Elizabeth Cabraser, the lead plaintiffs’ lawyer representing U.S. consumers, said in a statement that the settlement, “will provide substantial benefits to both consumers and the environment—providing car owners and lessees fair value for their vehicles, while also removing environmentally-harmful vehicles from the road.”
The U.S. Justice Department sued Volkswagen in January on behalf of the Environmental Protection Agency, alleging the German car giant violated federal clean-air laws by using software known as defeat devices that allowed vehicles to pollute more on roadways than during government tests.
The Federal Trade Commission, which enforces U.S. consumer protection laws, also sued the auto maker in March alleging the company falsely advertised “clean diesel” vehicles with low emissions. Volkswagen also faces claims by consumers alleging declining resale values and other grievances.
The auto maker also faces litigation and investigations over similar allegations involving 85,000 diesel-powered autos with three-liter engines.
Volkswagen has acknowledged installing the problematic software on some 11 million vehicles world-wide. In the U.S., officials said Volkswagen diesel-powered vehicles emitted nitrogen oxides at up to 40 times the allowable standard.
Costs of the proposed deal raise the stakes for any future cases. Toyota Motor Corp. and General Motors Co. paid $1.2 billion and $900 million, respectively, to settle criminal charges stemming from earlier safety lapses.
Toyota was penalized for failing to report unintended acceleration issues while GM’s case arose from millions of older cars with faulty ignition switches that were tied to 124 deaths in accidents. GM overall has reached settlements with the U.S. Justice Department, shareholders and thousands of consumers totaling more than $2 billion. It still faces additional litigation and trials over a faulty switch that could shut off power to air bags and power brakes.Japanese air-bag supplier Takata Corp. has suffered fines and faces a criminal probe in the U.S. over defective air bags in tens of millions of vehicles that can rupture and spray shrapnel. Takata has said it is cooperating with government officials.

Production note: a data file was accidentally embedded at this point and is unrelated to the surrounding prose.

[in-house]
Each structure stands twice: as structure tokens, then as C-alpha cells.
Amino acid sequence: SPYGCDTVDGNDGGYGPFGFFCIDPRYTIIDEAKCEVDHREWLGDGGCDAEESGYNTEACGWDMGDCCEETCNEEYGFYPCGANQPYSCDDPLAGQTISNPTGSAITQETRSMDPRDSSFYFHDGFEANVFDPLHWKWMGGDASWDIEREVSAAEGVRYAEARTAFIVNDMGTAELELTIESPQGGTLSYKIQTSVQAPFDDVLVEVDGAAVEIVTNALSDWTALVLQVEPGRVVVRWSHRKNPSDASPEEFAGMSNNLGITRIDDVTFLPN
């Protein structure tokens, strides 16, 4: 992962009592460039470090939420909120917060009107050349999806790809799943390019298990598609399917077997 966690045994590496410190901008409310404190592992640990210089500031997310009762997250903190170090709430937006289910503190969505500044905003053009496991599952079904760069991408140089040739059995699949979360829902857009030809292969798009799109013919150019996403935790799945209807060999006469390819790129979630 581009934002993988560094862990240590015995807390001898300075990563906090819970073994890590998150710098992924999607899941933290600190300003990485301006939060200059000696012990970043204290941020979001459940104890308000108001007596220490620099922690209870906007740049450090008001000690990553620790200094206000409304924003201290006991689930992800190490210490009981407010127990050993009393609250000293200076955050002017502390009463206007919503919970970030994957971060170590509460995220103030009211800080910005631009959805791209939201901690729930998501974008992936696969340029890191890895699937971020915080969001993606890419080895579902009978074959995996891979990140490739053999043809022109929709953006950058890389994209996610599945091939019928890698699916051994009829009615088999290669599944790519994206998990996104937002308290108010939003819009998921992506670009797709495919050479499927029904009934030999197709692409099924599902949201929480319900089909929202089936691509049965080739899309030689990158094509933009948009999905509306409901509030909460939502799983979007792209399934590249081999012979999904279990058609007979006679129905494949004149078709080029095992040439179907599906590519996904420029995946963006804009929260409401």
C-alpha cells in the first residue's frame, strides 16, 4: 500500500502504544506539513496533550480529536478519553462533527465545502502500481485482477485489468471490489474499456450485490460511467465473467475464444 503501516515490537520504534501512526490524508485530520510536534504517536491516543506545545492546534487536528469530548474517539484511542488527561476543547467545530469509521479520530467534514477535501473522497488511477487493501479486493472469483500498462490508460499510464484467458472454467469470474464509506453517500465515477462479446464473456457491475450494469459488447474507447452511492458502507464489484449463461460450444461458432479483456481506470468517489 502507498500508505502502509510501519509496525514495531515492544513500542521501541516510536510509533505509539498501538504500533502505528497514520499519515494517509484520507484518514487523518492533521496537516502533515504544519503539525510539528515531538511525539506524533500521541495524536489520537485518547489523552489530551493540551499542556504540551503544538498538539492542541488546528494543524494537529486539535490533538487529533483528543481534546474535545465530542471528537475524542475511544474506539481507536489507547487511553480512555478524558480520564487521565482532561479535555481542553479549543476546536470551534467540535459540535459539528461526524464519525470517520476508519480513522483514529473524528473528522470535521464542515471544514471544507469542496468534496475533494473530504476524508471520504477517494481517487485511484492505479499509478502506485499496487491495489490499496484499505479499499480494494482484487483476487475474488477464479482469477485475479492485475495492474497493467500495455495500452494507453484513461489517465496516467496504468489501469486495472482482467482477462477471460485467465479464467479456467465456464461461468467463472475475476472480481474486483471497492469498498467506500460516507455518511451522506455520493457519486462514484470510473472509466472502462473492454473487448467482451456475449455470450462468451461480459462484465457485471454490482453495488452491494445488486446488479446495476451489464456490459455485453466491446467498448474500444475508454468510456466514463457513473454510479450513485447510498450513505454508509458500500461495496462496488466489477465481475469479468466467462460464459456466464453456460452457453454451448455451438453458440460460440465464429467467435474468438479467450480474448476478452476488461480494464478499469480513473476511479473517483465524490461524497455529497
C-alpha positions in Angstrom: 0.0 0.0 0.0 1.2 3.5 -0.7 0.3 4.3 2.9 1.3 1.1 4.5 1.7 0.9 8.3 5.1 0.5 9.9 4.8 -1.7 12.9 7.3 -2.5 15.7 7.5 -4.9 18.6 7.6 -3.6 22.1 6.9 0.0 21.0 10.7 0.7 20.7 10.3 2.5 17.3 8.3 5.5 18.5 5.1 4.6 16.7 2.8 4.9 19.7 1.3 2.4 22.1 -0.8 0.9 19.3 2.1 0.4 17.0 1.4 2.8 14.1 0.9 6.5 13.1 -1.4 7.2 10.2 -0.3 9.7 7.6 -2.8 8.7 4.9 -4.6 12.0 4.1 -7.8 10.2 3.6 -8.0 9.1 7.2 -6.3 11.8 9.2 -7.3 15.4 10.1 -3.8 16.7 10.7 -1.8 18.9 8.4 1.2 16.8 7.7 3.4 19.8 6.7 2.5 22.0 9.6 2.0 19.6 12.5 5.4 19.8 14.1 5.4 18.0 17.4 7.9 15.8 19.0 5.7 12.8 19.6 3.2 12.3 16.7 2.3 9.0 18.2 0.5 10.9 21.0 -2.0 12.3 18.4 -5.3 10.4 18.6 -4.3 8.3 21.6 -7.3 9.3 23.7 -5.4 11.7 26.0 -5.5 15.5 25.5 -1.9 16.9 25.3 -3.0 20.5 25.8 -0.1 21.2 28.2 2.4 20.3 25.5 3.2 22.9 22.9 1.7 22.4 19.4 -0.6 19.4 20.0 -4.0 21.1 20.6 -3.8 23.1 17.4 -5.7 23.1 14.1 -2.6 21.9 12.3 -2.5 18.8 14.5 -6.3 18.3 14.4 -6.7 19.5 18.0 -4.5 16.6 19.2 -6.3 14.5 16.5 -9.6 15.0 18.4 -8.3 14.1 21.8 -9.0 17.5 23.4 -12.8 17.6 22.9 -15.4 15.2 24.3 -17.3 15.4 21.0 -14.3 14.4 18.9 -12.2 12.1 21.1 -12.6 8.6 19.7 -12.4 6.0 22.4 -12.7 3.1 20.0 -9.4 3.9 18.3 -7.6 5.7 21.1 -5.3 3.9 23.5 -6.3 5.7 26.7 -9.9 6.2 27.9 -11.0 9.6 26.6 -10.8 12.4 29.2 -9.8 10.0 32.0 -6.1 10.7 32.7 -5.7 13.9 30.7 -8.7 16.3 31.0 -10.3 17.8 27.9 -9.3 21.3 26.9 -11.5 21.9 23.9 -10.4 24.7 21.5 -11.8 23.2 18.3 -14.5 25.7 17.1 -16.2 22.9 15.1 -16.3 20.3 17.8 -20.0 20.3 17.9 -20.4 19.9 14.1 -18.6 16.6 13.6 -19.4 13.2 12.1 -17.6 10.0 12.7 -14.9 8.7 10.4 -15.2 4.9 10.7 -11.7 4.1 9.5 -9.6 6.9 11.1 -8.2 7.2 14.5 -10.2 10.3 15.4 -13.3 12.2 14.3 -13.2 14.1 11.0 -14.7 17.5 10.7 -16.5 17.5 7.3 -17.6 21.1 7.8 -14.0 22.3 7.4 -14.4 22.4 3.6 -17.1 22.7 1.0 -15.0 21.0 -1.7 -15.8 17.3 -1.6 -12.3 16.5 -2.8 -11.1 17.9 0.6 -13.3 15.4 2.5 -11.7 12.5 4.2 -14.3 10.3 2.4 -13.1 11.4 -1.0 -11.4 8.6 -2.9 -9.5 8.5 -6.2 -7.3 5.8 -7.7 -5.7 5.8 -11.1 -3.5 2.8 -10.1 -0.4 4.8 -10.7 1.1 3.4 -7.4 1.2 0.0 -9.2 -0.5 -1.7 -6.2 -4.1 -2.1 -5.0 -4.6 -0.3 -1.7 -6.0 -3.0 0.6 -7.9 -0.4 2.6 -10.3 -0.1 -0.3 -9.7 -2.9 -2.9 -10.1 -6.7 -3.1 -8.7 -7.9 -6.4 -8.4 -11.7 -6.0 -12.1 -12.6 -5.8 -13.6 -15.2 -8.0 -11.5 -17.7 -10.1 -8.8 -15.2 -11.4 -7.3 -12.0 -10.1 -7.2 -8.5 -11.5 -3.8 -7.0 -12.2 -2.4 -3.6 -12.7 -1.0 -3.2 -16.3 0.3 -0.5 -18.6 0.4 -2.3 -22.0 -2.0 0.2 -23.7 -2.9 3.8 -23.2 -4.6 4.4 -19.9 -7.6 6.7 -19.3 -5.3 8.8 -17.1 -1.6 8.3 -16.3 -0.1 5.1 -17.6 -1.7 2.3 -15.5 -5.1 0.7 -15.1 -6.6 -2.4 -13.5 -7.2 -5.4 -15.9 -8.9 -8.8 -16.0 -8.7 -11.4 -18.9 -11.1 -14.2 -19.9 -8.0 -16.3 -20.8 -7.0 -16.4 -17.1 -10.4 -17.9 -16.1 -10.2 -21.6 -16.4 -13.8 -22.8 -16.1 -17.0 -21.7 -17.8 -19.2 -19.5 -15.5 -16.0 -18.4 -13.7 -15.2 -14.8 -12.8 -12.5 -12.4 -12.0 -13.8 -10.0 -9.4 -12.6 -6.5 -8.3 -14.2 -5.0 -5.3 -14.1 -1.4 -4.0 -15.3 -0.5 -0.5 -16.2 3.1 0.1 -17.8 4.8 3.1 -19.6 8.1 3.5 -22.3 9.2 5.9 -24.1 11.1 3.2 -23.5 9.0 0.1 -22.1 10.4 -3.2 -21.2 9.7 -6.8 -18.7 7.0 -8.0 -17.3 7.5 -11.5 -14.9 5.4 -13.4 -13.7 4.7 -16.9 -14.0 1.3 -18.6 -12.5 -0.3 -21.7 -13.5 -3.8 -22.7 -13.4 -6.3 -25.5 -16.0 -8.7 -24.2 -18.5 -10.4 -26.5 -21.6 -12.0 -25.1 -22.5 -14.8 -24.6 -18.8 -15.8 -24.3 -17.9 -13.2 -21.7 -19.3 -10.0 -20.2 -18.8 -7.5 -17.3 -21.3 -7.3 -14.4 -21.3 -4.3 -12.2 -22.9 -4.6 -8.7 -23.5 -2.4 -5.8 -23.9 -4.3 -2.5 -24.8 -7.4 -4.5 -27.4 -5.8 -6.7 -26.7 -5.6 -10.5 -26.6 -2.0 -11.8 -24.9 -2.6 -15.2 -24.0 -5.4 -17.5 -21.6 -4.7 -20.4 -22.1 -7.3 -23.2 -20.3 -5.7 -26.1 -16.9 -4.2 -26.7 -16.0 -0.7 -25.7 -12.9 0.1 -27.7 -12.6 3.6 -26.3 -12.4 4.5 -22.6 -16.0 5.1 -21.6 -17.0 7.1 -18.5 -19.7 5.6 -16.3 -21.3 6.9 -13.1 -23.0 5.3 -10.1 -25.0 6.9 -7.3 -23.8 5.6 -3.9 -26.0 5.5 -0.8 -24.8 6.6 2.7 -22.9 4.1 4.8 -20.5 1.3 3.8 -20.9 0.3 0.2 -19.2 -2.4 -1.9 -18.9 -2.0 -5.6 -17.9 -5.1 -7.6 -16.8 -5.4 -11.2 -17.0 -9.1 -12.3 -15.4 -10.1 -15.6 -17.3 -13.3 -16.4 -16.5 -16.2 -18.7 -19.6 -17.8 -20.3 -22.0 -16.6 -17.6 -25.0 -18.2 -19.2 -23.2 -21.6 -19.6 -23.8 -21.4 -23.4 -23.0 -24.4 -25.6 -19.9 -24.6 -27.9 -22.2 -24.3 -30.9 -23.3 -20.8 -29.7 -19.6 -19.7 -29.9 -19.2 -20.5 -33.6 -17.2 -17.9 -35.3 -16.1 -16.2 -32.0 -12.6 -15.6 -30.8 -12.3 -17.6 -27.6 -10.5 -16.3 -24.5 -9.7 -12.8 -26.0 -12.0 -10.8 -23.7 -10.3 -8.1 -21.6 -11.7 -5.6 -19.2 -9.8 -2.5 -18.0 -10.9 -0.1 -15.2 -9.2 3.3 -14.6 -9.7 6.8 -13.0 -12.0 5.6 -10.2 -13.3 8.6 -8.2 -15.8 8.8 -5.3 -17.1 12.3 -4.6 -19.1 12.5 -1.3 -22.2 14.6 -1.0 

Volkswagen has set aside more than $18 billion to recall millions of vehicles and settle legal claims, and additional possible financial penalties still loom.
Its troubles come as other auto makers have admitted to misstating fuel economy or been accused of emissions lapses. Mitsubishi Motors Corp. this week forecast a $1.38 billion loss for the fiscal year ending March 2017 after admitting it misstated fuel-economy on vehicles in Japan.
The proposed U.S. settlement would mark a potential bookend for Volkswagen on the scandal. Some Volkswagen shareholders earlier this week berated executives at the company’s annual shareholders meeting in Germany over the company’s response to the emissions cheating, which U.S. environmental regulators disclosed in September. The German auto maker has repeatedly apologized for the scandal.
The Justice Department is separately conducting a criminal probe of Volkswagen over the emissions cheating. The auto maker decided against releasing initial findings of its own investigation in part because of concerns it could hurt any credit the company might receive from U.S. prosecutors for cooperating with the probe.